Right before one of the NFL’s biggest weekends of the year, featuring the conference championship games, the league’s top PR official announced he’s stepping down.

On Thursday, NFL Executive VP/Communications Joe Lockhart told staffers he’s leaving his current post after the Super Bowl.

Lockhart lorded over the NFL’s PR Machine the last two years, a rough couple of seasons for the league’s image, in part, due to some players kneeling during the national anthem.

While Lockhart says he wasn’t forced out, often when a big corporation gets a lot of bad PR, they look for a new spin doctor.

Lockhart, who was Bill Clinton’s press secretary from 1998 to 2000, told staff members he’s leaving his current post to spend more time with his family, do political commentary, and possibly teach.

The NFL has hired executive search-firm Korn Ferry to look for his replacement.

But the games on and on Sunday we will find out which two teams will play in the Super Bowl. So here is a preview of the conference championship games:

Jacksonville Jaguars at New England Patriots

Patriots QB Tom Brady hurt his right hand in practice Wednesday colliding with a running back, didn’t practice on Thursday and was limited on Friday.

According to WBZ Radio’s Michael Felger Brady needed four stitches to repair the bleeding wound.

Brady was asked on Friday about the condition of his hand

“Not talking about it,” Brady said on Friday.

Will he play?

“We’ll see,” Brady said.

Talk host Kirk Minihane, of Boston’s WEEI, tweeted on Friday, “Sources: Brady threw both with and without his glove today (about 50-50) and looked great.”

How effective Brady will be remains to be seen, but facing Jaguars great pass-rush probably isn’t what the doctored ordered for a QB with a hand injury. The Jaguars finished this past season with 55 sacks.

The Patriots’ offensive line will need to be at their best, like they were last week in a win over Tennessee.

Aside from good blocking, other ways to slow down a great pass rush is with screen passes and a strong running game, so expect these two elements to be a big part of the Patriots’ offensive game plan. While the Jaguars are a superb pass rushing team, their run defense is inconsistent.

If Brady can’t play, or has to come out of the game, the Patriots have a seasoned-backup in journeyman Brian Hoyer who has 28 career starts. He also has a lot of experience against Jacksonville.

“They’re a great defense,” Hoyer said about Jacksonville. “I’ve played against these guys four times in the last three years, and each year they seem to get a little better.”

If Brady does play, his match-up against the Jaguars’ cornerbacks, the best tandem in the NFL, should be fun to watch.

Cornerback A.J. Bouye led the Jaguars with six interceptions and 18 pass breakups. And the player opposite him is even better – Jalen Ramsey was the NFL’s best cornerback this past season.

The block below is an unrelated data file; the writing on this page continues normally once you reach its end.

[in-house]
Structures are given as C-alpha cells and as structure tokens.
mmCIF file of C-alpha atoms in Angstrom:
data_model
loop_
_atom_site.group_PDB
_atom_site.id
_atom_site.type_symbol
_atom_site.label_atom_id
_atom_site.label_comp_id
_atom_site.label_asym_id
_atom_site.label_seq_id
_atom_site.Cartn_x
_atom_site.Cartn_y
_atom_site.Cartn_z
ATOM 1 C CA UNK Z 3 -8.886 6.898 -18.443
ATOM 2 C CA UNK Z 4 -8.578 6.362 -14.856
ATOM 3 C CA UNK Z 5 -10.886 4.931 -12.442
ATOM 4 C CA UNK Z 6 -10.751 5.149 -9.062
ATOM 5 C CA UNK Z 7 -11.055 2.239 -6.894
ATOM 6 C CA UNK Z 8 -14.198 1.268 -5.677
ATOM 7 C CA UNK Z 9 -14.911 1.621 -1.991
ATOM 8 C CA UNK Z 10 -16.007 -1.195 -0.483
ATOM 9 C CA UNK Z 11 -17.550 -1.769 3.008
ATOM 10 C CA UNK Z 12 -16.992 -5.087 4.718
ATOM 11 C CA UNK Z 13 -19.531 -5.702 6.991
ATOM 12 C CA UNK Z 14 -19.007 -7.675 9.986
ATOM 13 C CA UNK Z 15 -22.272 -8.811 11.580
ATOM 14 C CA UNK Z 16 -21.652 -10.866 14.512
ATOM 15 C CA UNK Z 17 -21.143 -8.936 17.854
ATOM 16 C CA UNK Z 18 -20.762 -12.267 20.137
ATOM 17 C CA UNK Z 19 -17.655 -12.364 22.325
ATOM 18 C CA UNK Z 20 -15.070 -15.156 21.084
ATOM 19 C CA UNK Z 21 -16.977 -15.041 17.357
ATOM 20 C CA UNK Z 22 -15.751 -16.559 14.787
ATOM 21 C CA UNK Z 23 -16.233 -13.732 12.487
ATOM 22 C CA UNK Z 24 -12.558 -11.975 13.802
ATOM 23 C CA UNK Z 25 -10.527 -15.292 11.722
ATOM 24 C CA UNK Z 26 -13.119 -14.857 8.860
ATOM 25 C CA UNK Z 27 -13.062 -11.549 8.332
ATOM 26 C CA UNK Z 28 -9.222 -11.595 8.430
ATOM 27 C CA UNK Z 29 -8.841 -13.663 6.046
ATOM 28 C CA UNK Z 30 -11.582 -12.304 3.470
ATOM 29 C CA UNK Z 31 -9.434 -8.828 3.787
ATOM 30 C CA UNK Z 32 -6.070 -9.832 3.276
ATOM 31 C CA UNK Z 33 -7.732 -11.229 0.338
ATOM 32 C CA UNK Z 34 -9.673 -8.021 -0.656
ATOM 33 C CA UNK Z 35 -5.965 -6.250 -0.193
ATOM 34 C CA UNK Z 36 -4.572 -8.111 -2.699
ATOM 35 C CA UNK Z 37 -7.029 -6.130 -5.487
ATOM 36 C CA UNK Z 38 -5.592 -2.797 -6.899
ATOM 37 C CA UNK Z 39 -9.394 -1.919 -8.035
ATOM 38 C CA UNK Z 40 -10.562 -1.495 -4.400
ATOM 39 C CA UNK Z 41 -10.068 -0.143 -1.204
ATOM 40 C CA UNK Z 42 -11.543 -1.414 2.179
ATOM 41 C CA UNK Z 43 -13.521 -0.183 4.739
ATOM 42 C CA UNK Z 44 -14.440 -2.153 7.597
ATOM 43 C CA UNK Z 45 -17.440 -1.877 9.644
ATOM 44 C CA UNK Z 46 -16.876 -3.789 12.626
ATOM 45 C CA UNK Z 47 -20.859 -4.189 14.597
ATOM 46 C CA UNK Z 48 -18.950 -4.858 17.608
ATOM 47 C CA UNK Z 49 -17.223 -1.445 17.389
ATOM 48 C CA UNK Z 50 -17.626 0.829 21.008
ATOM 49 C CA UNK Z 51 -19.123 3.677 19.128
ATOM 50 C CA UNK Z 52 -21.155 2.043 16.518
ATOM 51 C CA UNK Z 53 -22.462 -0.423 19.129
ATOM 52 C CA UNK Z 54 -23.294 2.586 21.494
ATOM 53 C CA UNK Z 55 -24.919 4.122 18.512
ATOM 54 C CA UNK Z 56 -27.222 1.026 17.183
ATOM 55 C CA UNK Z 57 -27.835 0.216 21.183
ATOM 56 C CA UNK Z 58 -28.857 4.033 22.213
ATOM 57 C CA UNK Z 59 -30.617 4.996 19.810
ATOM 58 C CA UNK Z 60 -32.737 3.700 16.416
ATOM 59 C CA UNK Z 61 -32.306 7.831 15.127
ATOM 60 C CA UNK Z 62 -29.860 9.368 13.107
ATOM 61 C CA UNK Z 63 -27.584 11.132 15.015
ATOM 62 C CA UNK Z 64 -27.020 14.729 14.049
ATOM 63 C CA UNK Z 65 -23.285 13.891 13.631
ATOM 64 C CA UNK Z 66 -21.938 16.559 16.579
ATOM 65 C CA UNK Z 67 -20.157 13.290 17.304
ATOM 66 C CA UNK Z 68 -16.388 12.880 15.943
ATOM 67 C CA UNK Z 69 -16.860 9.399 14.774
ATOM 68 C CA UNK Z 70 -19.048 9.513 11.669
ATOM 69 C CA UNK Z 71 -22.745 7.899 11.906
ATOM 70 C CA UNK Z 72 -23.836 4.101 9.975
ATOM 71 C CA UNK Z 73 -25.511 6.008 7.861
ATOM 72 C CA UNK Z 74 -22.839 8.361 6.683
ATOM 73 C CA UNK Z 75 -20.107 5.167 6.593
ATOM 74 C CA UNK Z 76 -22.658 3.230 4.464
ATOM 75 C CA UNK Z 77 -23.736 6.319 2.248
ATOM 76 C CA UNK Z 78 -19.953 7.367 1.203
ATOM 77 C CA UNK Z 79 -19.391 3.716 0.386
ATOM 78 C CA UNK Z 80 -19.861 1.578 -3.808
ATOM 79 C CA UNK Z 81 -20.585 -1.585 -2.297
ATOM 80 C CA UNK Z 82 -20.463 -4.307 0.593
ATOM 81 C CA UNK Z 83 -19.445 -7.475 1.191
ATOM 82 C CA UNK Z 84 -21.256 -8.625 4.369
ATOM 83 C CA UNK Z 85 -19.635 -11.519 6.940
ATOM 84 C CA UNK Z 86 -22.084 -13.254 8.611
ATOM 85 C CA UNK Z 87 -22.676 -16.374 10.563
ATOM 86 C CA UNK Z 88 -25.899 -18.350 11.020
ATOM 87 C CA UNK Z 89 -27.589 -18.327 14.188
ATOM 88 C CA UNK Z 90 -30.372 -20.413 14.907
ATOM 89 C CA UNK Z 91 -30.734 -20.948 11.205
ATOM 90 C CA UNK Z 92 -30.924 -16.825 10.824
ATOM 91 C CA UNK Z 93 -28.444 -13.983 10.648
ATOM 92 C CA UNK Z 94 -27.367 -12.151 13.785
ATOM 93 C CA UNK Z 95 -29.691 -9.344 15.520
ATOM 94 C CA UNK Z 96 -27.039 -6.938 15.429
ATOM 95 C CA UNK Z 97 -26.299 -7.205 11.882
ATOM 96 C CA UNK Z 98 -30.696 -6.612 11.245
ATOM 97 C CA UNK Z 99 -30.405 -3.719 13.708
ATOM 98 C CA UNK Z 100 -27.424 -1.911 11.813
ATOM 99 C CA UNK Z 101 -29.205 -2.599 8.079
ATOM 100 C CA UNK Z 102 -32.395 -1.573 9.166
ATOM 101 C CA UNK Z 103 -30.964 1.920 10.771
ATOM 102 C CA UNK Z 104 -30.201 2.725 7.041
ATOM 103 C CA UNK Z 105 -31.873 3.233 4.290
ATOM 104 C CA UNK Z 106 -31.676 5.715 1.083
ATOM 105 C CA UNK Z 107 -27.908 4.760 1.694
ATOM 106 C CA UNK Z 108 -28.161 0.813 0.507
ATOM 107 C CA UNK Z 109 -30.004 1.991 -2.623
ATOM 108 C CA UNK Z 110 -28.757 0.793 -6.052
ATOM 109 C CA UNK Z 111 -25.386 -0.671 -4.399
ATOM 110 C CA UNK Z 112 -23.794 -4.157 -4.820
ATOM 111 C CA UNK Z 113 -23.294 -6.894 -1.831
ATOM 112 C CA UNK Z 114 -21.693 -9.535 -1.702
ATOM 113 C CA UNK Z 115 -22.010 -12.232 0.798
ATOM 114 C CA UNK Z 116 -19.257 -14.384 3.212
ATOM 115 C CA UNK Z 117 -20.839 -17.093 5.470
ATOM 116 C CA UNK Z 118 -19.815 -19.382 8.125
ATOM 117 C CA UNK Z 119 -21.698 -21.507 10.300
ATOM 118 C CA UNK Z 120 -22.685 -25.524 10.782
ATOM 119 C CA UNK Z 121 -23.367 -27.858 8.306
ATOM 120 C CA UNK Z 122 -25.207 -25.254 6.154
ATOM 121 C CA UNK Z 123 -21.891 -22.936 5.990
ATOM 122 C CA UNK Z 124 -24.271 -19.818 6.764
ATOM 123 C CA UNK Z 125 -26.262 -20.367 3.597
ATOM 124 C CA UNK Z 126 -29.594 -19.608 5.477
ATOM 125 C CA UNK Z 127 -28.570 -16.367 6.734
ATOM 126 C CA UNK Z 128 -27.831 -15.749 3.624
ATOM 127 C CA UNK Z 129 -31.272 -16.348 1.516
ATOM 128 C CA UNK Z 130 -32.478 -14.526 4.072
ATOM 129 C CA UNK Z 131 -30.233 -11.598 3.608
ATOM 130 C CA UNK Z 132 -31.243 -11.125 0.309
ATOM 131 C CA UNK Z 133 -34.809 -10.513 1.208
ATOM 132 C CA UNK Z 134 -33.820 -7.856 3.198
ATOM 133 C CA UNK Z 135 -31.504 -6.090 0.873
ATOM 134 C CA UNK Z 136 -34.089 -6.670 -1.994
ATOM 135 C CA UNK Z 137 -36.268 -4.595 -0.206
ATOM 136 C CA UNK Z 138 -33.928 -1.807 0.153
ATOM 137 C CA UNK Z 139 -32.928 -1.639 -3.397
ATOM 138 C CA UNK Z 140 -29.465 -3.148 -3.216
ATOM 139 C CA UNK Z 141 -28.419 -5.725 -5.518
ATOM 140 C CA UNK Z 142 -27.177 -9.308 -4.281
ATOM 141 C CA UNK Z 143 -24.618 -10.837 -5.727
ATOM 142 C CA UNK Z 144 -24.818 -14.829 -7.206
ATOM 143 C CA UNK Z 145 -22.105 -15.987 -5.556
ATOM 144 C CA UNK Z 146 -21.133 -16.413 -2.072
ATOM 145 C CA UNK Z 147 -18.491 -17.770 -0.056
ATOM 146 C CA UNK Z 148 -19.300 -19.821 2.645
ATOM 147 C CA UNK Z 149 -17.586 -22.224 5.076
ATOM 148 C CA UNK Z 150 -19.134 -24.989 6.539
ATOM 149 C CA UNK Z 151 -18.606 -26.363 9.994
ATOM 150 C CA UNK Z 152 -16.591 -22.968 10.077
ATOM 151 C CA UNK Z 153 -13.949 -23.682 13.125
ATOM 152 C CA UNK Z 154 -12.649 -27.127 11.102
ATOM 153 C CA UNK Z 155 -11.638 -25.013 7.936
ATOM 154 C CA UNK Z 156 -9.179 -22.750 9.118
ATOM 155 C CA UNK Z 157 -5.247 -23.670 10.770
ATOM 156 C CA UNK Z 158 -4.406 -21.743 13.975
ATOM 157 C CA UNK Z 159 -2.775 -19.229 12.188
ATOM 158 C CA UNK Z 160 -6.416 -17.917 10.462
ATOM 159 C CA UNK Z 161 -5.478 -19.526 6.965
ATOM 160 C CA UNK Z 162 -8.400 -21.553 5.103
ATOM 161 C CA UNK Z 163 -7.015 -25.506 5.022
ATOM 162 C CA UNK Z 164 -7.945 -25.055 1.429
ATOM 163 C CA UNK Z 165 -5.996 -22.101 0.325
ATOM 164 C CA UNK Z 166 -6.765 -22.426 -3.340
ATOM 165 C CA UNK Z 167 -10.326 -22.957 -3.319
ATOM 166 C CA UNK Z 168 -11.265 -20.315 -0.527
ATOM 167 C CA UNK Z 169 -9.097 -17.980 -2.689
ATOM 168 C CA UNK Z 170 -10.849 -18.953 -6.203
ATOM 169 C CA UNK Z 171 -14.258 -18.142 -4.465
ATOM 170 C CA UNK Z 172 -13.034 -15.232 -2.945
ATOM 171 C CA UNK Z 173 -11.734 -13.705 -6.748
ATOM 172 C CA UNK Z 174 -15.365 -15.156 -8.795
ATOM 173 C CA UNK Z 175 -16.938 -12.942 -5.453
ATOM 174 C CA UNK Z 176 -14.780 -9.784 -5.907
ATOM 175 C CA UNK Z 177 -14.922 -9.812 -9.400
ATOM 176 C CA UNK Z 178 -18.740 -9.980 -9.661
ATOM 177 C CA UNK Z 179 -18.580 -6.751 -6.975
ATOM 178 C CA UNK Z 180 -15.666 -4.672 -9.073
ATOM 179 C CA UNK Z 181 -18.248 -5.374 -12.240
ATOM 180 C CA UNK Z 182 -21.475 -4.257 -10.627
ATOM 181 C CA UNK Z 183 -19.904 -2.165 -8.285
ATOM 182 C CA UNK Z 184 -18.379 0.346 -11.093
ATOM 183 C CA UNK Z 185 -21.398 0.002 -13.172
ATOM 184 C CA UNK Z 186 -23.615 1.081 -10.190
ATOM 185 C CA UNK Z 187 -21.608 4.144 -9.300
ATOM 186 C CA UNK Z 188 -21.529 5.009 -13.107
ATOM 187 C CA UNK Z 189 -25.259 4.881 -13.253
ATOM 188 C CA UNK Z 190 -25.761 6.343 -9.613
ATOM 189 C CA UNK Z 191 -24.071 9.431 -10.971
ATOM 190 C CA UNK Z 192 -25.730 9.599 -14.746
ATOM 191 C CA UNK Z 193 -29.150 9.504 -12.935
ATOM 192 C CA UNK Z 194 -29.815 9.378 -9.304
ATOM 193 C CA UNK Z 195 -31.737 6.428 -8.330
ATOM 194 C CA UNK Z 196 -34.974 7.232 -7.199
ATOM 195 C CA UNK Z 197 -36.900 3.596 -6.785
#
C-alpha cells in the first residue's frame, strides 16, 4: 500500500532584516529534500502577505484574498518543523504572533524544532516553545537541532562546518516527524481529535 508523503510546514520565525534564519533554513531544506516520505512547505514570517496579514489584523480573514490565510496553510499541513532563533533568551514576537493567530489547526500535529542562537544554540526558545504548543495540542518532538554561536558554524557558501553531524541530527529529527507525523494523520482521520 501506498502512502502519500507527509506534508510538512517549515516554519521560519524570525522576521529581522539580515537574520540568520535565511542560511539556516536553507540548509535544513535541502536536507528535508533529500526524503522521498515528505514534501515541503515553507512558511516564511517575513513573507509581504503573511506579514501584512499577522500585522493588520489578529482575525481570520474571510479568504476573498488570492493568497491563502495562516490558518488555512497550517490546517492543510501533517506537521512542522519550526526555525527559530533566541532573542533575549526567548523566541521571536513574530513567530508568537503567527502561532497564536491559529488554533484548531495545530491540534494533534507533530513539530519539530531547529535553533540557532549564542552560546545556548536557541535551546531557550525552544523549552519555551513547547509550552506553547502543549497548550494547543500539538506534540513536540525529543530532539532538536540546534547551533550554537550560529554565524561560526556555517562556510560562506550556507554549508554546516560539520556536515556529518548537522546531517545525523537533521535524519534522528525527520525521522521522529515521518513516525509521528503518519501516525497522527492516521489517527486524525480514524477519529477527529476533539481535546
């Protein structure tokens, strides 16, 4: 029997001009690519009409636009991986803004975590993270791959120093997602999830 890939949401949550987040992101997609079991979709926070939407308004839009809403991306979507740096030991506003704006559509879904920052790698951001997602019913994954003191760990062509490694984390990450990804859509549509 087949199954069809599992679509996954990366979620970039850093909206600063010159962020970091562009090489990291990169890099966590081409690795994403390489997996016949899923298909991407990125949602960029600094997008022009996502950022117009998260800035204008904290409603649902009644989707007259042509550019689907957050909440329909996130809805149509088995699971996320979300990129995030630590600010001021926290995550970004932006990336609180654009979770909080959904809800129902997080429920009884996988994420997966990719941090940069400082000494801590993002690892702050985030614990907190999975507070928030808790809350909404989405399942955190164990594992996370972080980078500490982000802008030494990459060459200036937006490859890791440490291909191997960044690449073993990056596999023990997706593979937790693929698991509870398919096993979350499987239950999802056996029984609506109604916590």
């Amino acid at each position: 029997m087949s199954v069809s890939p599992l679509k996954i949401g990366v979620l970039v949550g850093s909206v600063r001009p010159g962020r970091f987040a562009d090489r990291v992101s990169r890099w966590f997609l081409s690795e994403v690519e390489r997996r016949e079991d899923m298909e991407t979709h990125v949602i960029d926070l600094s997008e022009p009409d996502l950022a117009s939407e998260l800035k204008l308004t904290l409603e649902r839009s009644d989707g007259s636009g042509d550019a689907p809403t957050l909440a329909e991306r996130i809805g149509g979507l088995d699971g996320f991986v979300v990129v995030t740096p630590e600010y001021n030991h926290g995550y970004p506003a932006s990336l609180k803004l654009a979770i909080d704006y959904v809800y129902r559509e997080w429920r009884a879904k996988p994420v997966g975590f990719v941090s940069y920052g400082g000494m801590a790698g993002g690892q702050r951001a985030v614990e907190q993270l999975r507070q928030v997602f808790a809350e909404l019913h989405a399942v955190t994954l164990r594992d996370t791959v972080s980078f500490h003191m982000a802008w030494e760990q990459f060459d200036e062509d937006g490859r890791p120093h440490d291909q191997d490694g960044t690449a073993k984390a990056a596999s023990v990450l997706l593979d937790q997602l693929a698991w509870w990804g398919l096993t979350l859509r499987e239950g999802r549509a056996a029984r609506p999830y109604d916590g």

“The good Lord made that guy, and he said, ‘Let there be corner,’ and there he is,” said Patriots wide receiver Matthew Slater said about Ramsey.

On defense, expect the Patriots to focus on shutting down Jaguars running back Leonard Fournette, and make mercurial QB Blake Bortles beat them through the air.

The bottom line is if Brady plays, and isn’t bothered by his hand injury, the Patriots should win. If the hand is a big problem, and he struggles, or his backup needs to play, the game is a toss-up.

The mystery of Brady’s hand will be solved on Sunday.

Minnesota Vikings at Philadelphia Eagles

How often do you see two backup quarterbacks squaring off in a championship game? Well that is the case in the NFC with Minnesota’s Case Keenum against Philadelphia’s Nick Foles battling in Philadelphia on Sunday.

Without Keenum, the Vikings wouldn’t be playing in his game. After taking over as the starter in Week Two, Keenum led the Vikings to a 13-3 record, throwing 22 touchdowns to just seven interceptions, and led them on an eight-game winning streak.

As for Foles, he hasn’t been quite as effective as his counterpart. After starter Carson Wentz hurt his knee, Foles took over as the starter in Week 15, and looked great, throwing four touchdowns in a win over the New York Giants.

However, since then, in two regular-season games and a one playoff contest, he’s thrown just one touchdown.

And Foles faces a huge challenge this week against the NFL’s best defense. The Vikings led the NFL in fewest yards allowed (275.9) and fewest points allowed (15.8).

Increasing the challenge for Foles, is the fact that his starting left tackle Jason Peters is on injured-reserve. So a backup, Halapoulivaati Vaitai, will be forced to block one of the NFL’s best pass rushers, Everson Griffen, who finished the season with 14 sacks. This could be a huge problem for the Eagles, especially since Foles isn’t particularly mobile.

Also, the Vikings have the NFL’s deepest cornerback depth chart with Xavier Rhodes, Trae Waynes, Mackensie Alexander and Terrence Newman.

But, you know what, the Eagles have a darn good defense as well, led by one of the NFL’s top defensive minds, Jim Schwartz.

Philadelphia has the NFL’s top run defense, so it could be tough for the Vikings’ tailback duo of Latavius Murray and Jerick McKinnon to get anything going. The Eagles’ outstanding defensive line, led by tackle Fletcher Cox, makes running on them exceedingly hard.

“The key to this game is stopping the run and then us two tackles (Cox and Timmy Jernigan) pressuring Keenum up the middle so he can’t run,” Cox said.

If the Vikings can run the ball, they have a very good chance of winning this game because Keenum works a lot better with a running game.

If the Vikings do win, they will become the first team in NFL history to play home Super Bowl.

This game is too close to call.

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